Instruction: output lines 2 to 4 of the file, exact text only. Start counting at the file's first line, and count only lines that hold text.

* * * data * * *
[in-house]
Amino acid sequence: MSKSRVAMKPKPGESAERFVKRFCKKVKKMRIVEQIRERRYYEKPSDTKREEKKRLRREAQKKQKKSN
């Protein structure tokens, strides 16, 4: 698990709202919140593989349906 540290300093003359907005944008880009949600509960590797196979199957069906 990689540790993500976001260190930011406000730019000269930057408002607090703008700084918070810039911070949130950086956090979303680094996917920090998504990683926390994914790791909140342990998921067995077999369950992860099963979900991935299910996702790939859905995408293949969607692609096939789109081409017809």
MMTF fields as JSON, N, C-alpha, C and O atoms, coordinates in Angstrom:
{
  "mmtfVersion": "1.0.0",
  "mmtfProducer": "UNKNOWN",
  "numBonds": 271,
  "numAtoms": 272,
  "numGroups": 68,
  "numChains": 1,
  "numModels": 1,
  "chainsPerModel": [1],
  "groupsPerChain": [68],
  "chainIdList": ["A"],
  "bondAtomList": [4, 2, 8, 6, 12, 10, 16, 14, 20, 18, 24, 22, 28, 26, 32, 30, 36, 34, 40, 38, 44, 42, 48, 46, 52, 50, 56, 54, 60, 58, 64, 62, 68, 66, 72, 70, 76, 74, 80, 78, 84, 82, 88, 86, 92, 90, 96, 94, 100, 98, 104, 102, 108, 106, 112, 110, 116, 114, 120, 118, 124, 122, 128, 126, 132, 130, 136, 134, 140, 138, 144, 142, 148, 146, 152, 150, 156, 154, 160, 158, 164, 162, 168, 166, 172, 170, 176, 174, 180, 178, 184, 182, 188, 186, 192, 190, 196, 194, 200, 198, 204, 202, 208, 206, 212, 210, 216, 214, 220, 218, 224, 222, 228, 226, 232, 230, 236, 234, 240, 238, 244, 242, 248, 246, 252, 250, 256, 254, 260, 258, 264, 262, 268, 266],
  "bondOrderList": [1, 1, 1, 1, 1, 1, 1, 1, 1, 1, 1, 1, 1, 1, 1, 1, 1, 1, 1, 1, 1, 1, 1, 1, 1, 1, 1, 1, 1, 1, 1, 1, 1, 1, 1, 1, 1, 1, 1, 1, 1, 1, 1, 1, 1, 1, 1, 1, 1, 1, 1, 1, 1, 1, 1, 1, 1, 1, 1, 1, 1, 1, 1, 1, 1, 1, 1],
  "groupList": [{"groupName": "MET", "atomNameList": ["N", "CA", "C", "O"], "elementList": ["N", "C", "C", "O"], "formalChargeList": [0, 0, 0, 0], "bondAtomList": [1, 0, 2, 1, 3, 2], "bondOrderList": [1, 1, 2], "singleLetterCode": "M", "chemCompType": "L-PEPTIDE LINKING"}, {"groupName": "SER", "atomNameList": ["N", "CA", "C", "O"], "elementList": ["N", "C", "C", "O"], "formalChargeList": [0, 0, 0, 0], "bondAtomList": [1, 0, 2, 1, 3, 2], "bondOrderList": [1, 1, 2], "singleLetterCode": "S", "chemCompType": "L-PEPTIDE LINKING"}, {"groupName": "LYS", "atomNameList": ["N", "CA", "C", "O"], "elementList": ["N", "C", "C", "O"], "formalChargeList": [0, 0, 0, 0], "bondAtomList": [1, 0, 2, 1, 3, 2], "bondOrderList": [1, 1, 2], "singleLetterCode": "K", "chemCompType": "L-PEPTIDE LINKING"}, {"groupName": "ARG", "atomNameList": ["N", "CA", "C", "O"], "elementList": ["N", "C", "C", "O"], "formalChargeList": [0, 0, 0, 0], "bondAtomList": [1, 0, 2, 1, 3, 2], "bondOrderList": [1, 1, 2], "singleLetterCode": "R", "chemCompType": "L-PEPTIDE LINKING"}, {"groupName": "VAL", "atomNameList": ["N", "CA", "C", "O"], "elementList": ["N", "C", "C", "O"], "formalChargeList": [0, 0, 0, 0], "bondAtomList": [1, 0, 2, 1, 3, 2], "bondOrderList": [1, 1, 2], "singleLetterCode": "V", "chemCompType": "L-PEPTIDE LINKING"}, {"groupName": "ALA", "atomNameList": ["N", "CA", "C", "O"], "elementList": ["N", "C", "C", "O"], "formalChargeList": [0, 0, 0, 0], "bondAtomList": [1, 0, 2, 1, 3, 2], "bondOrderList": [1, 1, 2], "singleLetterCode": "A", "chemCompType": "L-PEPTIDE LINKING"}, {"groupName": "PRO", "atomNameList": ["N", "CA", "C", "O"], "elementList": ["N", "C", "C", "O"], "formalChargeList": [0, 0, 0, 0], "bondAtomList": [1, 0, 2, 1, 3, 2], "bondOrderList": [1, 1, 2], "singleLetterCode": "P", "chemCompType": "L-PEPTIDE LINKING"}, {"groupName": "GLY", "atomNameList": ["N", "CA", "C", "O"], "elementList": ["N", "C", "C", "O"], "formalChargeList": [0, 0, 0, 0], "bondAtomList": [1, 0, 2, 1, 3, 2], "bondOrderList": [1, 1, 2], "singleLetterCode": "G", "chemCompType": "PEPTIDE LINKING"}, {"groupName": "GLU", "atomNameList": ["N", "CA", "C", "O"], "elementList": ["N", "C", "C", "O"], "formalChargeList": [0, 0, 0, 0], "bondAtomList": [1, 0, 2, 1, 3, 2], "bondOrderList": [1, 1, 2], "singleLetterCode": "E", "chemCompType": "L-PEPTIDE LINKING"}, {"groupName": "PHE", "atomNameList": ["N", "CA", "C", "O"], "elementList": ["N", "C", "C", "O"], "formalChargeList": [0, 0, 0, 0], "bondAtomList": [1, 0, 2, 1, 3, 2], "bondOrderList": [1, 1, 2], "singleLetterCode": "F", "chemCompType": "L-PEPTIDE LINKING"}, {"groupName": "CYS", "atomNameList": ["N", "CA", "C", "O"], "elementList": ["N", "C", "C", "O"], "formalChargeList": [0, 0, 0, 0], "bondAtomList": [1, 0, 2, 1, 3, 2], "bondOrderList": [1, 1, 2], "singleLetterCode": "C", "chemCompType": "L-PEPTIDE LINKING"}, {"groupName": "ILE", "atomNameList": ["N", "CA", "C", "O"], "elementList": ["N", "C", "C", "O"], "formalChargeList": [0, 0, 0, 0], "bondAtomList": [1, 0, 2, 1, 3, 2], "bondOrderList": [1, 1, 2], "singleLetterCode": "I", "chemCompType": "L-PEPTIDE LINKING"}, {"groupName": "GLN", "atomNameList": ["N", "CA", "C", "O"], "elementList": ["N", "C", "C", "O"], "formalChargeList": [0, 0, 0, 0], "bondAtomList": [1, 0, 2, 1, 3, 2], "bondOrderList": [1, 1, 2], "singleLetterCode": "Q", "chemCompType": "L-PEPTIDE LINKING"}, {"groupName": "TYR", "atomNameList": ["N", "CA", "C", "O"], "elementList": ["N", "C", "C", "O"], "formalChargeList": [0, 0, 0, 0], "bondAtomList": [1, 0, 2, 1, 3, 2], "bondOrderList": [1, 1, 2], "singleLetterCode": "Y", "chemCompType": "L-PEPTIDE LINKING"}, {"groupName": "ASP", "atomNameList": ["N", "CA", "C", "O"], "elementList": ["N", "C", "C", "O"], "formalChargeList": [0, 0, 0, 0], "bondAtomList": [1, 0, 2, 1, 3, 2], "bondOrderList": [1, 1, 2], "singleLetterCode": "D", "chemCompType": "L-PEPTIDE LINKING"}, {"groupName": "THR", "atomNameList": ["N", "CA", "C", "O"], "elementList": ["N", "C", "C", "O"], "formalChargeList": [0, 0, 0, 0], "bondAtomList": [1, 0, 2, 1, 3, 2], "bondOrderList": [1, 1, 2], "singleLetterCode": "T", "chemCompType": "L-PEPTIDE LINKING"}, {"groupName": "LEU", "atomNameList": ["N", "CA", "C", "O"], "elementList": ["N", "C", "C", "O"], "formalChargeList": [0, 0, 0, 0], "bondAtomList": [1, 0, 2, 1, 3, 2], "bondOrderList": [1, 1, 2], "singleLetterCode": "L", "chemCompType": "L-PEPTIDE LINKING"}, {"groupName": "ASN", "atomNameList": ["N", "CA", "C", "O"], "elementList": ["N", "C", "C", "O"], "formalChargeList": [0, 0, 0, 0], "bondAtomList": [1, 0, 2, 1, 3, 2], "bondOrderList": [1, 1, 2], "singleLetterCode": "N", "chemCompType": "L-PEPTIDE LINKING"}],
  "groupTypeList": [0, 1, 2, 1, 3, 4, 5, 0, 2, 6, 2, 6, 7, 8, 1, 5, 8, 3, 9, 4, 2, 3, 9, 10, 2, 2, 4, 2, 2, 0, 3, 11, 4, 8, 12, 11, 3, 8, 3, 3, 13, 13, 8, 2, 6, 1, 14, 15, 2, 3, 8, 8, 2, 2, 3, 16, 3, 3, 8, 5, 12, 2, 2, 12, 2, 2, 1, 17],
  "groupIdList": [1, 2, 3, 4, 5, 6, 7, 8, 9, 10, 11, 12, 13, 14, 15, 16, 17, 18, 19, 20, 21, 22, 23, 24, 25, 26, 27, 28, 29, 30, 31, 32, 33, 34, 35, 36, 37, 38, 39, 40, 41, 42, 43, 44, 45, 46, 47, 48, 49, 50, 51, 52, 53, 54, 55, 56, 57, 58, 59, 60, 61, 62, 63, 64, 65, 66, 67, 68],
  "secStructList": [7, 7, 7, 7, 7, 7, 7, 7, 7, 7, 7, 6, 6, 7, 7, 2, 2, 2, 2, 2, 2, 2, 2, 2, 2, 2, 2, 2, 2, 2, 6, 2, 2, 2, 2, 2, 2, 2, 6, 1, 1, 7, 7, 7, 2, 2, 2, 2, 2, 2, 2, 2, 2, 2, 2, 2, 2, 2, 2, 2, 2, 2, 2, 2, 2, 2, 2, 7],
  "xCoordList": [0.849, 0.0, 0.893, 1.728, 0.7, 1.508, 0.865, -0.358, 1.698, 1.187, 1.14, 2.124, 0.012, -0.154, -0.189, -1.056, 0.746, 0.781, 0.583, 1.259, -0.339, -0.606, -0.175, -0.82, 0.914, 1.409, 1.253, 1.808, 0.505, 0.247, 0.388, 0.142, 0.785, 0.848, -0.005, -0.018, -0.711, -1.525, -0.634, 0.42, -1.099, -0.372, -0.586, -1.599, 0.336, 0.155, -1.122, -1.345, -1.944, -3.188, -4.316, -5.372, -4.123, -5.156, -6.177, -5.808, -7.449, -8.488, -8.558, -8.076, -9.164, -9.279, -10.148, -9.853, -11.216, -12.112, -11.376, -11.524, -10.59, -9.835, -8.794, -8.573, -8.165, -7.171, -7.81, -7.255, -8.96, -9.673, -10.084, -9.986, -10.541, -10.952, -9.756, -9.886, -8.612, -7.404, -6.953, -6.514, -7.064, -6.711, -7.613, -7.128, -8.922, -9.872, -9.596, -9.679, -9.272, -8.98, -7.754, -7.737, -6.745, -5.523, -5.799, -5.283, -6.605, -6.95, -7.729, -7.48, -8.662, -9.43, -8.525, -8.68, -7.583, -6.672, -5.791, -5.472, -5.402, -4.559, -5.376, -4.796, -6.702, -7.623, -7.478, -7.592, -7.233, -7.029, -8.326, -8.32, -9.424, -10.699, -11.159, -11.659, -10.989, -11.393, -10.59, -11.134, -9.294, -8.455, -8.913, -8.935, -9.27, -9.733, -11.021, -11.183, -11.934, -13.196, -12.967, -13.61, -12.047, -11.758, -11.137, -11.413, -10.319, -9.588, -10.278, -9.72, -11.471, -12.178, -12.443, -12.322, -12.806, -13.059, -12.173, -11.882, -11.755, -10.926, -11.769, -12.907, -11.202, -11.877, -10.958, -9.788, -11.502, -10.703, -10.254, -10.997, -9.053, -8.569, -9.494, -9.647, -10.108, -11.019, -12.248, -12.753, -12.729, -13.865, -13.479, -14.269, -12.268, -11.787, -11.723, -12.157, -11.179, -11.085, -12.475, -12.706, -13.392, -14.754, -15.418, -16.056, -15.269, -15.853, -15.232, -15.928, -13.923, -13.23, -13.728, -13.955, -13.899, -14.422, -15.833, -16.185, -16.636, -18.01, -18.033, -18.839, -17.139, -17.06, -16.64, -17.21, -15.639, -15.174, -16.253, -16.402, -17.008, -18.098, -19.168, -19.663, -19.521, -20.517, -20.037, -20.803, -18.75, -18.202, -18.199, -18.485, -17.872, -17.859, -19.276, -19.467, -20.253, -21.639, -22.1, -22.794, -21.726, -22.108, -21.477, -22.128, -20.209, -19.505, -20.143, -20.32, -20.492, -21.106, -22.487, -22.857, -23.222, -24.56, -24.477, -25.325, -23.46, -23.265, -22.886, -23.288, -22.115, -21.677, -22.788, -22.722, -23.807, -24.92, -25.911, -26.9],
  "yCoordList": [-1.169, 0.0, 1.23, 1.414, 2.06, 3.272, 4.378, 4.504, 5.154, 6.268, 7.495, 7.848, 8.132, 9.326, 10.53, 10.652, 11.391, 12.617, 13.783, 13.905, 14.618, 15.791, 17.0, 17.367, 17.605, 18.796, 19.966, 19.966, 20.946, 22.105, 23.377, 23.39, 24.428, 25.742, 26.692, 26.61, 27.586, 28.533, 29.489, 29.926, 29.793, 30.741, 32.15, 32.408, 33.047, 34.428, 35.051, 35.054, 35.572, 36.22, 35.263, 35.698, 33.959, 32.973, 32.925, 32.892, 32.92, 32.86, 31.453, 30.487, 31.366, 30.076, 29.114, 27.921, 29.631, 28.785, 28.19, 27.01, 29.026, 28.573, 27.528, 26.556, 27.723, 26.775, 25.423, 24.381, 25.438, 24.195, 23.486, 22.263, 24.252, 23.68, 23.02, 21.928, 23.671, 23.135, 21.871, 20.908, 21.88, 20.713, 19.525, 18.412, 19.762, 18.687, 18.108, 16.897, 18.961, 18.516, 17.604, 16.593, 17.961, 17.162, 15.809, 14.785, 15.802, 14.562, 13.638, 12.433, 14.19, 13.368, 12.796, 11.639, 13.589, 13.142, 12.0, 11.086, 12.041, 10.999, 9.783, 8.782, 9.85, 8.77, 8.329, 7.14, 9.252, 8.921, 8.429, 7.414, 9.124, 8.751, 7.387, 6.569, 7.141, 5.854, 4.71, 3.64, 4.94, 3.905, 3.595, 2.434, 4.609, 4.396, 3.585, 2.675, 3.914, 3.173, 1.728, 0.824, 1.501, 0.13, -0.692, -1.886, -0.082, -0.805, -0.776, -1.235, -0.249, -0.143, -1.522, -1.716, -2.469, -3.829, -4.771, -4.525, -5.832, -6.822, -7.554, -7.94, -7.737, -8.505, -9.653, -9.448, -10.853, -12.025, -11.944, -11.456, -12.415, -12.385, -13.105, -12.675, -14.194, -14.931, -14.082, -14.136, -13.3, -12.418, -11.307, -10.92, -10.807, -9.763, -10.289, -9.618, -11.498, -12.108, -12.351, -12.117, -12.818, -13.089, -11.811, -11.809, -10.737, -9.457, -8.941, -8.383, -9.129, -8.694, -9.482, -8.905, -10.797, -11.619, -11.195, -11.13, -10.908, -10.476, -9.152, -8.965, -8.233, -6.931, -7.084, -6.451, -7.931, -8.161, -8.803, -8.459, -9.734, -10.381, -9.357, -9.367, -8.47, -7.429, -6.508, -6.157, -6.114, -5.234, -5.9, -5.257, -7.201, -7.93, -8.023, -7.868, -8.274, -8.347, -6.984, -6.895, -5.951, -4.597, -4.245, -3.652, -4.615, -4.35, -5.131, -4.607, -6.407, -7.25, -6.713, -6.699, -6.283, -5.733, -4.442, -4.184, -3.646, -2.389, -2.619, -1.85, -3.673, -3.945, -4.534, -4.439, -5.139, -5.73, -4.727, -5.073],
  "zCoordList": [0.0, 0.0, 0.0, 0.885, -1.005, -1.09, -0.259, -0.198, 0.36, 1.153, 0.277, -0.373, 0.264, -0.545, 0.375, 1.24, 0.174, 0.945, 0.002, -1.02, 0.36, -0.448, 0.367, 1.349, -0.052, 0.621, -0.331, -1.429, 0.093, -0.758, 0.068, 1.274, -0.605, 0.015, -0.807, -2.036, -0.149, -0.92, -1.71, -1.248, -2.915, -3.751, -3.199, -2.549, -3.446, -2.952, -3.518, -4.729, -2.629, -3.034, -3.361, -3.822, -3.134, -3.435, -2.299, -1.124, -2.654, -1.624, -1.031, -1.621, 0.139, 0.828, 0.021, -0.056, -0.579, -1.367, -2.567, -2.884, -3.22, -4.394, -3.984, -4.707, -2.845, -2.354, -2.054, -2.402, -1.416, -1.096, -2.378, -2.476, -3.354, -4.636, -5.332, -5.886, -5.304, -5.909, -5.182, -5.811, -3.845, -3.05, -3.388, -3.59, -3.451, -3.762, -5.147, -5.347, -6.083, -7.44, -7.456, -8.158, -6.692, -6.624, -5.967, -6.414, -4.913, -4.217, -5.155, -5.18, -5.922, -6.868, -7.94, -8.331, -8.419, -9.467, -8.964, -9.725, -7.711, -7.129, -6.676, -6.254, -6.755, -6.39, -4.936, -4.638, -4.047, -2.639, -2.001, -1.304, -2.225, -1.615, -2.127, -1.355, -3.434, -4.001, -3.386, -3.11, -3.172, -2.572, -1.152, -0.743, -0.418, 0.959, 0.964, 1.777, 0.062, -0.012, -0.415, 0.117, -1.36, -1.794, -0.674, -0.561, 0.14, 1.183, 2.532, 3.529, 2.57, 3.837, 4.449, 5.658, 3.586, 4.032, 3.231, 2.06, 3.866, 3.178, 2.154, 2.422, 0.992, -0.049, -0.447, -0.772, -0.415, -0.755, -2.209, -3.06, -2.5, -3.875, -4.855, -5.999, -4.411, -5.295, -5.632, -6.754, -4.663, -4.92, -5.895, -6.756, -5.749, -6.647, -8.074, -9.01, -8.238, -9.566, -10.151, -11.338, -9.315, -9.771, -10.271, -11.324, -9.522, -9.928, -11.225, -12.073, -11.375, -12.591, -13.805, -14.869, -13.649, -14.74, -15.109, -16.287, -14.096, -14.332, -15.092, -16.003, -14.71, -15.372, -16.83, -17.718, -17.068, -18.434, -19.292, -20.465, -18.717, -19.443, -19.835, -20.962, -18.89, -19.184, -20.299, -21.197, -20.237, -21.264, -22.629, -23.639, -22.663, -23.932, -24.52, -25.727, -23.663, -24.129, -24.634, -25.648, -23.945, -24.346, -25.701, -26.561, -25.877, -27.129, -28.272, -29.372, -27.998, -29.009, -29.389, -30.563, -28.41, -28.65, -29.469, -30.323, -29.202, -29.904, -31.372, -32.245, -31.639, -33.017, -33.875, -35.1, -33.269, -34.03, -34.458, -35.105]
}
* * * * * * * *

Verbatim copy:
Amino acid sequence: MSKSRVAMKPKPGESAERFVKRFCKKVKKMRIVEQIRERRYYEKPSDTKREEKKRLRREAQKKQKKSN
């Protein structure tokens, strides 16, 4: 698990709202919140593989349906 540290300093003359907005944008880009949600509960590797196979199957069906 990689540790993500976001260190930011406000730019000269930057408002607090703008700084918070810039911070949130950086956090979303680094996917920090998504990683926390994914790791909140342990998921067995077999369950992860099963979900991935299910996702790939859905995408293949969607692609096939789109081409017809």
MMTF fields as JSON, N, C-alpha, C and O atoms, coordinates in Angstrom: